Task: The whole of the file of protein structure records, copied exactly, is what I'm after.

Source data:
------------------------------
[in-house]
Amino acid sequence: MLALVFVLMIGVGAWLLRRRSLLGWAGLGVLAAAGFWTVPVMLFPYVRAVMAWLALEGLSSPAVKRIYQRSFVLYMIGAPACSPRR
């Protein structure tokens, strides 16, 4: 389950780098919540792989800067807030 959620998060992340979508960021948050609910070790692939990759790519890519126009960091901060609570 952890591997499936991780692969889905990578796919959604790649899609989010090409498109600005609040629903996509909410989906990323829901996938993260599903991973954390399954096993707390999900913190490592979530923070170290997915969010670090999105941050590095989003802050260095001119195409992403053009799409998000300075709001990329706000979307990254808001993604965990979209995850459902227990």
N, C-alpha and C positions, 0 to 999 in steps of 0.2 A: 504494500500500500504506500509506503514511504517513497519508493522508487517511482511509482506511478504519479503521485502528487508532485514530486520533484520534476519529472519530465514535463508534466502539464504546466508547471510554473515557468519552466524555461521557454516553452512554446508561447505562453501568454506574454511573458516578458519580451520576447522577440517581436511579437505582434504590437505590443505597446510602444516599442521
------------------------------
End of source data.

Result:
[in-house]
Amino acid sequence: MLALVFVLMIGVGAWLLRRRSLLGWAGLGVLAAAGFWTVPVMLFPYVRAVMAWLALEGLSSPAVKRIYQRSFVLYMIGAPACSPRR
């Protein structure tokens, strides 16, 4: 389950780098919540792989800067807030 959620998060992340979508960021948050609910070790692939990759790519890519126009960091901060609570 952890591997499936991780692969889905990578796919959604790649899609989010090409498109600005609040629903996509909410989906990323829901996938993260599903991973954390399954096993707390999900913190490592979530923070170290997915969010670090999105941050590095989003802050260095001119195409992403053009799409998000300075709001990329706000979307990254808001993604965990979209995850459902227990």
N, C-alpha and C positions, 0 to 999 in steps of 0.2 A: 504494500500500500504506500509506503514511504517513497519508493522508487517511482511509482506511478504519479503521485502528487508532485514530486520533484520534476519529472519530465514535463508534466502539464504546466508547471510554473515557468519552466524555461521557454516553452512554446508561447505562453501568454506574454511573458516578458519580451520576447522577440517581436511579437505582434504590437505590443505597446510602444516599442521